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Williamston Homestead Festival

Williamston, South Carolina Homestead FestivalAttended the Williamston Homestead Festival last weekend.  It was a free, family friendly event held at Mineral Spring Park in downtown Williamston.  Celebrating a lifestyle of self sufficiency, the festival offered classes, vendors and a seed swap table.  Homesteading can be characterized by agriculture, textiles, clothing, or craft work.  I wanted to learn more about sustainable plants and crops.

Useful Plant Nursery

Chuck Marsh at the Williamston Homestead FestivalChuck Marsh, Permaculture designer, of Useful Plant Nursery provided a very informative presentation of plants that provide benefits beyond looking pretty in your landscape.  Many plants have medicinal benefits that nature has provided since our Indian, original homesteaders, lived off the land. Marsh explained his concern for the lack of teaching our youth proper horticulture skills.  Marsh recommends every landscape plant to meet three benefits before you consider planting; food benefit, shade and pollination.  If these three criteria are met, the plant would be a perfect homestead investment.  Some plants he recommends are the following:

The berries of elder (Sambucus nigra). Photographed near Low Bradfield in South Yorkshire. Elderberry bush is good for preventing colds and flue. You can mix the leaves with chicken feed to protect from bird flue.
PawPaw plant
PawPaw fruit, native to South Carolina has cancer remedy qualities similar to chemotherapy.
Gooseberry Plant
Gooseberries contain flavones & anthocyanins, which have numerous health-benefiting effects against cancer, aging, inflammation, and neurological diseases.










Although illegal in North Carolina, currants are legal in South Carolina. Loaded in fiber & can aid in digestive problems.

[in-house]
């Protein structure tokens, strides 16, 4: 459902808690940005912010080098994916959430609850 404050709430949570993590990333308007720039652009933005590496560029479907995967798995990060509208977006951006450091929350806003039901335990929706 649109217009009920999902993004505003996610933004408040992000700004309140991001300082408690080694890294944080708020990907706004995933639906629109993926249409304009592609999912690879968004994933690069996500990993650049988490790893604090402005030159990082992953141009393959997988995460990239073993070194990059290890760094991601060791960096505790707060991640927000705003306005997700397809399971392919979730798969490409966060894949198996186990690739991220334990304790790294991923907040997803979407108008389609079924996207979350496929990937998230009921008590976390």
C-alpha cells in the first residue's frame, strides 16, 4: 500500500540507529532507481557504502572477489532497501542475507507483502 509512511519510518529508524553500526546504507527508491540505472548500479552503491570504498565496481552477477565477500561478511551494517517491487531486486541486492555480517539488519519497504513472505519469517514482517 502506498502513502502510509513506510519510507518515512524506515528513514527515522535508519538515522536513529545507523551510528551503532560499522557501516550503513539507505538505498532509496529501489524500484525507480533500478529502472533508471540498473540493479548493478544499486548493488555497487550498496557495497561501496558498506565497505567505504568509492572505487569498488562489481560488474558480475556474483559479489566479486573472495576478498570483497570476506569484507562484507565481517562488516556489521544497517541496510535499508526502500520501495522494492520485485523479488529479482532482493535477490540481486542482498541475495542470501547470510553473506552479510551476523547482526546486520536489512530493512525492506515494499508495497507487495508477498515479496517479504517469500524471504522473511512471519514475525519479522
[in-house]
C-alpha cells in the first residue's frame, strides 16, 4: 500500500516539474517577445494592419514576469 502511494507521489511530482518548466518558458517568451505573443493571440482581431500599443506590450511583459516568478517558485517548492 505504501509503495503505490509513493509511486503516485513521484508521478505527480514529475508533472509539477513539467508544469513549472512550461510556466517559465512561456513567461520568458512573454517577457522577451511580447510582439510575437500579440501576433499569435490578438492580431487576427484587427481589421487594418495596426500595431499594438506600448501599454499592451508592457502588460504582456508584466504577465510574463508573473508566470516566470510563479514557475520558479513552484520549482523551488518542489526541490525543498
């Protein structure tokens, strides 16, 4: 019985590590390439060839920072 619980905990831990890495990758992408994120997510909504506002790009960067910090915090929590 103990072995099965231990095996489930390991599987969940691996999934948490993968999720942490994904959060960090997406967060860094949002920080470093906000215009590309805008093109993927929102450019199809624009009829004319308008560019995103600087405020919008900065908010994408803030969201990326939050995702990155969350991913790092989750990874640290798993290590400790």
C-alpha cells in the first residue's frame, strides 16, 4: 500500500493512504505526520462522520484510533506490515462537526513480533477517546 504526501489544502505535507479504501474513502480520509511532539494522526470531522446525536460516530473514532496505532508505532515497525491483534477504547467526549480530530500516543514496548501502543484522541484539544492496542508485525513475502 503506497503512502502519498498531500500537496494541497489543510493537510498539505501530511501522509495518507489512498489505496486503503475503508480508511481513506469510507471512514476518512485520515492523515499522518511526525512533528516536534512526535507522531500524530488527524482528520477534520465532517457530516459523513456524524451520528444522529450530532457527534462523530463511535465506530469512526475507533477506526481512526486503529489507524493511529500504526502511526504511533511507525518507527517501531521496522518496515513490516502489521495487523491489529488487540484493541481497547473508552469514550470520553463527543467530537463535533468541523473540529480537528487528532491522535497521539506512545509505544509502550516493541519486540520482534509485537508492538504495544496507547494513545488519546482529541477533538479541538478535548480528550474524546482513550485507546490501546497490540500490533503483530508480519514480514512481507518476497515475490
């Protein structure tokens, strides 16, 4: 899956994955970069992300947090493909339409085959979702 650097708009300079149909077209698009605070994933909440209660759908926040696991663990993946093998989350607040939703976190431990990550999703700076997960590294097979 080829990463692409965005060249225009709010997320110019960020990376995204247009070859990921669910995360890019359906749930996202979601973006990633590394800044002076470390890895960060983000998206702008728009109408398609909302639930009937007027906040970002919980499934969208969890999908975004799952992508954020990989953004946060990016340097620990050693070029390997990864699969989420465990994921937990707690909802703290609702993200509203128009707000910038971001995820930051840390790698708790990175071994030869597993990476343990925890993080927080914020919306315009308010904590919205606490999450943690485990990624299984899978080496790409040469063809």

Rabbiteye Blueberry
Rabbiteye Blueberries can live to be 75 years old. The berries can slow brain aging & improve balance.
Mullberry Bush
Mulberry leaf tea can help fight diabetes. Helps the body carbs, instead of the body absorbing them.








Visitors can tour the Useful Plant Nursery by appointment.  They provide edible landscape plants, as well as design services.  Chuck is very knowledgeable and can offer advice for a new homesteader.

Early Bird Farms

Homesteader and proprietor of EarlyBird Farms,, Paul Coleman provided first hand experience at growing mushrooms.  His farm has three cultivated acres of gardens, a greenhouse, worm farm, aquaculture, rabbits and mushrooms.  He presented two options for growing mushrooms, in logs verses straw.

Paul from Earlybird Farms at the Williamston Homestead Festival
Paul Coleman of EarlyBird Farms holds a straw cultivation of mushrooms.
Equipment for growing mushrooms
Equipment used at EarlyBird Farms’ for mushrooms

If growing brown oyster mushrooms in straw bags, Paul says a 10 lb weight bag, should yield 7 lbs of mushrooms, if properly planted.

Keep mushrooms warm and moist for ideal growing conditions.


Attendees were allowed to make their own mushroom straw bag to take home.

The Homestead Festival was made possible by these sponsors:
South Carolina Organization for Organic Living
Carolina Farm Stewardship Association
Edible Upcountry
Earthskills Wilderness Self-Reliance School
Earthwise Learning Center

If you are interested in Homesteading or nature – you should check these out.

I highly recommend this book on homesteading.  Not only does it cover harvesting, handling and cooking items from your garden, but also, explains food preservation, such as canning, freezing and pickling your crops.











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